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Student Blog: Actually There is No Plan B, So Please Stop Asking

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I’m not planning for my career to fail and neither should you!

Student Blog: Actually There is No Plan B, So Please Stop Asking What is your Plan B? What are you going to do if that doesn't work out? You should probably have multiple backup plans! Too many times these comments have been hurled at me by friends, family, and even by dance teachers. Most people, I would imagine, don't plan to fail at their careers, so why do you expect me to fail at mine?

Asking me what my plan B is is just another way of saying you don't believe I have what it takes to pursue my profession. And you may not mean for it to come across that way, but what else would you mean by that statement. I can almost guarantee that you don't around go asking STEM majors what their plan B is, so why are you asking me? Is it because a career in STEM is viewed as a more stable career path? Why is my dance degree and career questioned and treated differently? My career choice is just as valid as any other.

People treat me sometimes as if I just spontaneously woke up one morning and decided to be a dancer, as if I have no idea what kind of life I am committing myself to. Obviously that's not the case. I've been dancing since I was a toddler and after getting a taste of being on a real stage at the age of 7, I knew that I wanted to spend the rest of my life there. From then on I put everything I had into dance, spending late nights and weekends at the studio and summers away from home at intensives and programs. So, yes I know exactly what I'm getting myself into.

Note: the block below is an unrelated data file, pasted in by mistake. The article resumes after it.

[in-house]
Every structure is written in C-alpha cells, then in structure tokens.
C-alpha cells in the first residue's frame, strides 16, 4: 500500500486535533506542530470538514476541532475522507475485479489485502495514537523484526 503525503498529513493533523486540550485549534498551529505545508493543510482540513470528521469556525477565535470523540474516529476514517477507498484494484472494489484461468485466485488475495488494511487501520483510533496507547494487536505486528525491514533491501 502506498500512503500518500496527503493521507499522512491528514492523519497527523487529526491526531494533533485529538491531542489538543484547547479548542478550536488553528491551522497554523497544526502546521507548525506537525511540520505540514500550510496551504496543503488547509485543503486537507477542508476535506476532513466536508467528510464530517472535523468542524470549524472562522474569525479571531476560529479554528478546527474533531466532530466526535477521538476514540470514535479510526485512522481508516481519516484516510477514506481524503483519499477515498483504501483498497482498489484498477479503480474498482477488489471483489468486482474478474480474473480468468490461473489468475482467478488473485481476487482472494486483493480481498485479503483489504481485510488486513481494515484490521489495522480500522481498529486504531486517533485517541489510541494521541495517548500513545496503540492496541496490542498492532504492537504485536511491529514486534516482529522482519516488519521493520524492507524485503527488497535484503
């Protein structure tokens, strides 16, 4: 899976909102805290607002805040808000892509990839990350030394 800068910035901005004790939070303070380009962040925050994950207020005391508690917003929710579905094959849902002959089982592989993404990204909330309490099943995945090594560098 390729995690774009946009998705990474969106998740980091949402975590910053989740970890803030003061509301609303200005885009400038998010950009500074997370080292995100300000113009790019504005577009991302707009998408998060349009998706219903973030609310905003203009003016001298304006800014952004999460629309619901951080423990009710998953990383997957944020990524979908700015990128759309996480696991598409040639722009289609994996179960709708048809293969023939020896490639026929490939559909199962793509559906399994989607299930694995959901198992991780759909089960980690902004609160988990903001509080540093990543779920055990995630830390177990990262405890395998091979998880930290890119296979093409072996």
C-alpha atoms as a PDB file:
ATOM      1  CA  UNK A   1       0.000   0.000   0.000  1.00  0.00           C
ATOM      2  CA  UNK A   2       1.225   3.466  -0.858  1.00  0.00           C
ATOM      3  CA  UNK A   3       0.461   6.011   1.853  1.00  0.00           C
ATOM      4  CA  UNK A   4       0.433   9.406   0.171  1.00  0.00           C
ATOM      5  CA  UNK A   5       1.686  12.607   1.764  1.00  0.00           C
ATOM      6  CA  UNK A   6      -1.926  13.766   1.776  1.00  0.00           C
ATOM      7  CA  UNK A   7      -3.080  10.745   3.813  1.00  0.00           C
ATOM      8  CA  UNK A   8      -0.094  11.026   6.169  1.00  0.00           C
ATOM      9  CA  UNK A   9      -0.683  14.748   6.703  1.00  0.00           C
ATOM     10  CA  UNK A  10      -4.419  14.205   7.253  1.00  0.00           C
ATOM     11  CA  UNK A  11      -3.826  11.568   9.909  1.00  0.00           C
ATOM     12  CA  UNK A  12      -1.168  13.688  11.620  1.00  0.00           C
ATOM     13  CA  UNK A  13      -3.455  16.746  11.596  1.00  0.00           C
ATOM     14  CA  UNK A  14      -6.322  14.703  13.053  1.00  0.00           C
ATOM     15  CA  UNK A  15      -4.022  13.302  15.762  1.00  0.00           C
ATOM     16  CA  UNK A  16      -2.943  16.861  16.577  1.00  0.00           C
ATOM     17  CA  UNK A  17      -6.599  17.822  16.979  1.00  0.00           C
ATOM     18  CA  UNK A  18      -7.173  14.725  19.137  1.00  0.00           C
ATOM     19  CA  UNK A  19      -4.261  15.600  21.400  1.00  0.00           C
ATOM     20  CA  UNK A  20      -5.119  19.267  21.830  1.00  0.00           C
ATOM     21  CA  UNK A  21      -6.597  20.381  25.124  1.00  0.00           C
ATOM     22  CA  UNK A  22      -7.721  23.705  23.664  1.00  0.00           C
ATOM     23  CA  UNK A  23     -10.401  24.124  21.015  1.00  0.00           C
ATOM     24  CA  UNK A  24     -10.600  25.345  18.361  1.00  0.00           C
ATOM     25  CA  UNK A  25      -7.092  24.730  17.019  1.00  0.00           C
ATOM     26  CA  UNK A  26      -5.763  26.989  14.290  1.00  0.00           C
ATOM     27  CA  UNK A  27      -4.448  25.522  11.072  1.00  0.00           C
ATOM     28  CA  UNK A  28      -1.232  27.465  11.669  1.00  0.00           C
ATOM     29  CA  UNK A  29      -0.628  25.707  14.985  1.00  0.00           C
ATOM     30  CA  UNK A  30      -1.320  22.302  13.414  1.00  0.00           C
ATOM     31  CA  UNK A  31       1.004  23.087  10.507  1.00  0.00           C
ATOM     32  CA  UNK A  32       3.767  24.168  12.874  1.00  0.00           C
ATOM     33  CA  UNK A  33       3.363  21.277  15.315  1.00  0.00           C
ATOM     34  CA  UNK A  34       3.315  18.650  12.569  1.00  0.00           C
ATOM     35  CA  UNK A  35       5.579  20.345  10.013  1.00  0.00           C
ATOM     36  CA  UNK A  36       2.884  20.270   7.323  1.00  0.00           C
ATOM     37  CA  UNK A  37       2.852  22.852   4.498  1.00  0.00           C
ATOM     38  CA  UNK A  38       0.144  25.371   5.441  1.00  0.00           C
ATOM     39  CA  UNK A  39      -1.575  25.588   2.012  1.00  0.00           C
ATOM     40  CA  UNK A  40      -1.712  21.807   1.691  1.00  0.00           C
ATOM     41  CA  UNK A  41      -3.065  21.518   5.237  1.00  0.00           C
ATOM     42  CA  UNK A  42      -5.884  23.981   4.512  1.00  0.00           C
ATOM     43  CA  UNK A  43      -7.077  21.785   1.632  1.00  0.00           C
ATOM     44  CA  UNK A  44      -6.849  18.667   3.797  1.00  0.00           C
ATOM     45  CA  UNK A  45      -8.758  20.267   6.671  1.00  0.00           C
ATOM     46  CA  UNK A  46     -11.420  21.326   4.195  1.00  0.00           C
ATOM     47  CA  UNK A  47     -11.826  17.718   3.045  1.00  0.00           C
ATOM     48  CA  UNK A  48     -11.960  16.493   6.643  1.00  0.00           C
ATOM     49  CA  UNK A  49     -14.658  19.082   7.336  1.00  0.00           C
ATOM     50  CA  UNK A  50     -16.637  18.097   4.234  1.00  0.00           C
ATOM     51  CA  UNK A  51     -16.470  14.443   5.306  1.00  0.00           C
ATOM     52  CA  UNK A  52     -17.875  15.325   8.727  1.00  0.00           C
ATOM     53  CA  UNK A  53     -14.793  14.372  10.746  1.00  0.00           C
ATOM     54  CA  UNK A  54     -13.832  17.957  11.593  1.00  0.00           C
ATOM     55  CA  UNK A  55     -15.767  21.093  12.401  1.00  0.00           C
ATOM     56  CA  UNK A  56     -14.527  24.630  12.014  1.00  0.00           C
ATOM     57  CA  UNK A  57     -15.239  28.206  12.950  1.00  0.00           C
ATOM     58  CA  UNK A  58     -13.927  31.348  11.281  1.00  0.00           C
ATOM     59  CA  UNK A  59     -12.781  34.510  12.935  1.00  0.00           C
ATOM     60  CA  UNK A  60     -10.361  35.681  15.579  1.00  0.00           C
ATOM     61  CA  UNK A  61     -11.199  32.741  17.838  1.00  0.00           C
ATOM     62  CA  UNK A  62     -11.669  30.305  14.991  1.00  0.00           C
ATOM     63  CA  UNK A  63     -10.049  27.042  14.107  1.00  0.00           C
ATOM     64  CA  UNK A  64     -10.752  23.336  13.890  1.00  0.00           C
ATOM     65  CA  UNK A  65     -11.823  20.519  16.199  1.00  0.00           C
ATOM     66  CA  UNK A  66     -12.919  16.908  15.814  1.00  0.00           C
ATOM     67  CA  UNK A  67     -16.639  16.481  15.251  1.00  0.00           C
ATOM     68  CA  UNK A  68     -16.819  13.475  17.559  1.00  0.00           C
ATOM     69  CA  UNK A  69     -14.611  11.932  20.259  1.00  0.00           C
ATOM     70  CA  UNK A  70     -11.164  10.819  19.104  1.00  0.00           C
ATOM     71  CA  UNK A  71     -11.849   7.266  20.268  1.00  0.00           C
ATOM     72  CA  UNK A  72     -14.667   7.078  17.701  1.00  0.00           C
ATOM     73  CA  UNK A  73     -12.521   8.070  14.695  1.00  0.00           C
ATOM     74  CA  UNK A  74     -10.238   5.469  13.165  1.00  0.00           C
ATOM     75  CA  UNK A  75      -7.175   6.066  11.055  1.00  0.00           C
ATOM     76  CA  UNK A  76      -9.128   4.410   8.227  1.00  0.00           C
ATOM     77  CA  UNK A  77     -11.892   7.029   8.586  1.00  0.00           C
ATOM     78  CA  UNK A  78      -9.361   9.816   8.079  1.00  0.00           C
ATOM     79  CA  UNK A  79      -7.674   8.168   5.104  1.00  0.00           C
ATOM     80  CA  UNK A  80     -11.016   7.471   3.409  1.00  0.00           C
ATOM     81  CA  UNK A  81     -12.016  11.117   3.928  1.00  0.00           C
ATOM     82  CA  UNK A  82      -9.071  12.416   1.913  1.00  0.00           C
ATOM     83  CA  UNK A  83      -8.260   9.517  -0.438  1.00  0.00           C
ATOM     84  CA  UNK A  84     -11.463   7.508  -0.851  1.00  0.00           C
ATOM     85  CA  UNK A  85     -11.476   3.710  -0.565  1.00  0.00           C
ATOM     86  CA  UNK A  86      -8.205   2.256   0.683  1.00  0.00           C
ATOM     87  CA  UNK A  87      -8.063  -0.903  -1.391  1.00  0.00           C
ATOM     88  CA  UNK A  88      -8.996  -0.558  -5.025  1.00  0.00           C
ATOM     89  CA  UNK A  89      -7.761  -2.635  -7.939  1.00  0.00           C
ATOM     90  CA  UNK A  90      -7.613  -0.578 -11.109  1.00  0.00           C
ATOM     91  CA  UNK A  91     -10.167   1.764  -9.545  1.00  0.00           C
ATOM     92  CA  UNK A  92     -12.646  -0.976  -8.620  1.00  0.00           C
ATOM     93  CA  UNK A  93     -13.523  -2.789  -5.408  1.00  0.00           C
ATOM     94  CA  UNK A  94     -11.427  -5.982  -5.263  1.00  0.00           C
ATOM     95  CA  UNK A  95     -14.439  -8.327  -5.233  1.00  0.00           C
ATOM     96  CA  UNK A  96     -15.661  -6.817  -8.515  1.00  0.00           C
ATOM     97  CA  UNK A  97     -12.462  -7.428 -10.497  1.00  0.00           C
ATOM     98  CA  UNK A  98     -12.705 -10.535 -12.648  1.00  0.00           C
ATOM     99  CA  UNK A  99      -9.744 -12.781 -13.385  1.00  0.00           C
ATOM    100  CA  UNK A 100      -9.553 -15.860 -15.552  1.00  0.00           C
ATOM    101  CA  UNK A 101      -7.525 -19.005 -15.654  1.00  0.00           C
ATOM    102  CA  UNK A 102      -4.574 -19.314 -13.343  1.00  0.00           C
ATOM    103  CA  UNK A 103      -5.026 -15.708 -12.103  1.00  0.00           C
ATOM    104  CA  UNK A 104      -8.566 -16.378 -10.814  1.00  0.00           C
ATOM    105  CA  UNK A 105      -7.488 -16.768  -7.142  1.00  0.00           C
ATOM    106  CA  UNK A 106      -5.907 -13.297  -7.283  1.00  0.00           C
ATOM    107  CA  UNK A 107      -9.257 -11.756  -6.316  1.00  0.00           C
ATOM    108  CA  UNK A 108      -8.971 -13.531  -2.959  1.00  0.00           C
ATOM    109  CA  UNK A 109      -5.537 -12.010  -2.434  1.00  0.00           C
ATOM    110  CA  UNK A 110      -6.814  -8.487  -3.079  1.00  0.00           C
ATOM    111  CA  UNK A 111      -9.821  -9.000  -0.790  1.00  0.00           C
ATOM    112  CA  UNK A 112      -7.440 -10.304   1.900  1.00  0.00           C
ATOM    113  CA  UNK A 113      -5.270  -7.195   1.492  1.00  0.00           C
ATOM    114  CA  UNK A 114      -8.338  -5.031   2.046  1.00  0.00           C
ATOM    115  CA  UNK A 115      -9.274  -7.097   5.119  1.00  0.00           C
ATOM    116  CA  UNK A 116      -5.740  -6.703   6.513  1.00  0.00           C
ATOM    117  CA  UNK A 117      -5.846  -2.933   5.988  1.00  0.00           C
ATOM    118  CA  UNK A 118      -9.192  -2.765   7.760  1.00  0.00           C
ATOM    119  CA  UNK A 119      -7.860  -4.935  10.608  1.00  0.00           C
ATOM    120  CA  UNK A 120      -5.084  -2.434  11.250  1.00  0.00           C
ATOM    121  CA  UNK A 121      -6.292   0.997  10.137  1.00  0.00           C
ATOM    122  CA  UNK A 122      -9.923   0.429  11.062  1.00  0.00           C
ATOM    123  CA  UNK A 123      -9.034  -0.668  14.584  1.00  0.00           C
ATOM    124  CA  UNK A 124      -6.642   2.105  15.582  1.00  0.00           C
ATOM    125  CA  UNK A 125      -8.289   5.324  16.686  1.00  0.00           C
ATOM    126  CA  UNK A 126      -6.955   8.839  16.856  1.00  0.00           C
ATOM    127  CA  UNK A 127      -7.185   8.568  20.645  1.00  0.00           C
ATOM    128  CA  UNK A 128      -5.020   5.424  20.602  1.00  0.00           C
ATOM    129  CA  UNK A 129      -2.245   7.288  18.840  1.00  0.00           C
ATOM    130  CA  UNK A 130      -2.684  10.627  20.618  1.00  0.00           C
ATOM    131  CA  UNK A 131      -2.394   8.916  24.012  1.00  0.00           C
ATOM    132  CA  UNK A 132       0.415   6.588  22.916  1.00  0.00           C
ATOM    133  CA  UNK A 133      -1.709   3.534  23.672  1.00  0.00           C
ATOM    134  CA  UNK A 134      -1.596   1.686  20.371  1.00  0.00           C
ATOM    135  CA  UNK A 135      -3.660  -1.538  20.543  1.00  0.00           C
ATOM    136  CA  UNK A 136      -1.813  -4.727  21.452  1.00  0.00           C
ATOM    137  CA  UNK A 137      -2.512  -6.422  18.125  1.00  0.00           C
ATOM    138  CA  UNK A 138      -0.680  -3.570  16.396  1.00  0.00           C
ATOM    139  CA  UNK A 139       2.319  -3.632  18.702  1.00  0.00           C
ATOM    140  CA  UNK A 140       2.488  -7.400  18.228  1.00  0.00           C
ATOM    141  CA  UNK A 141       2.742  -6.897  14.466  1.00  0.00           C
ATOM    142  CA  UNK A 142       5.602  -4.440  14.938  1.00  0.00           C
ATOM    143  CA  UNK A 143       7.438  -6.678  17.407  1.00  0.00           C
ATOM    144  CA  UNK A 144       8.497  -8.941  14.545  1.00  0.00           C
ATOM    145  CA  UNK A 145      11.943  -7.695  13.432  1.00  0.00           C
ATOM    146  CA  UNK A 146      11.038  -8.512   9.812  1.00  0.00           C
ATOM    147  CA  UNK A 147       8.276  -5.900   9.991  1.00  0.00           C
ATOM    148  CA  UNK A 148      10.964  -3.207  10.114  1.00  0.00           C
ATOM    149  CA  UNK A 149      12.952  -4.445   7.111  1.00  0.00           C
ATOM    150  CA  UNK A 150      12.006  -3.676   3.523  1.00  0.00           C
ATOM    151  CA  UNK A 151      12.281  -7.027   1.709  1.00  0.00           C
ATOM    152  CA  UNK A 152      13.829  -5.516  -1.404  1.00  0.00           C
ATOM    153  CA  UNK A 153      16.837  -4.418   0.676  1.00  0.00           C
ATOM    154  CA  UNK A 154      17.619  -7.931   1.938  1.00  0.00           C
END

Many of my friends' parents don't fully support their children's choices to pursue a career as an artist and expect them to have at least one fully developed back up plan. My parents may not be perfect, in fact like most people, they are far from it, but the one thing they for sure did right was support and encourage me to pursue my dreams. Never once have they doubted my abilities or choices to spend my life as a dancer and performer or tried to force me to be something I'm not and for that I am forever grateful.

The truth is that all paths in life are unpredictable and have No Guarantees of 'success' whether you're trying to be a doctor, an engineer, or dancer. Any career you choose will be difficult in its own way. You pick what kind of hard work you are willing to dedicate yourself to.

I don't believe in anticipating the possible impending downfall of my career and everything I've worked for. I feel when you prepare a plan B, you've already accepted the failure of plan A. Anything is possible until it isn't, so don't sell yourself short. I've been through a few 'plans' or ideas of what is next in my career so to speak, but not until the previous plan is completely written off as a no go. I'm not going to think up and move on to the next plan until the first plan has completely run its course. So don't ask me what plan B is when I haven't even started plan A.

As performers it's exhausting combatting all of the condescending comments about the life we choose to live on top of the pressure that comes with the territory. And while some comments are made out of genuine curiosity, most of the time we are just explaining to everyone why we decided to pursue our dreams. Instead of asking us why we would ever choose to spend our lives dancing, you should be commending us for following our dreams because too many people in this world don't.


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From This Author Student Blogger: Claire Desenberg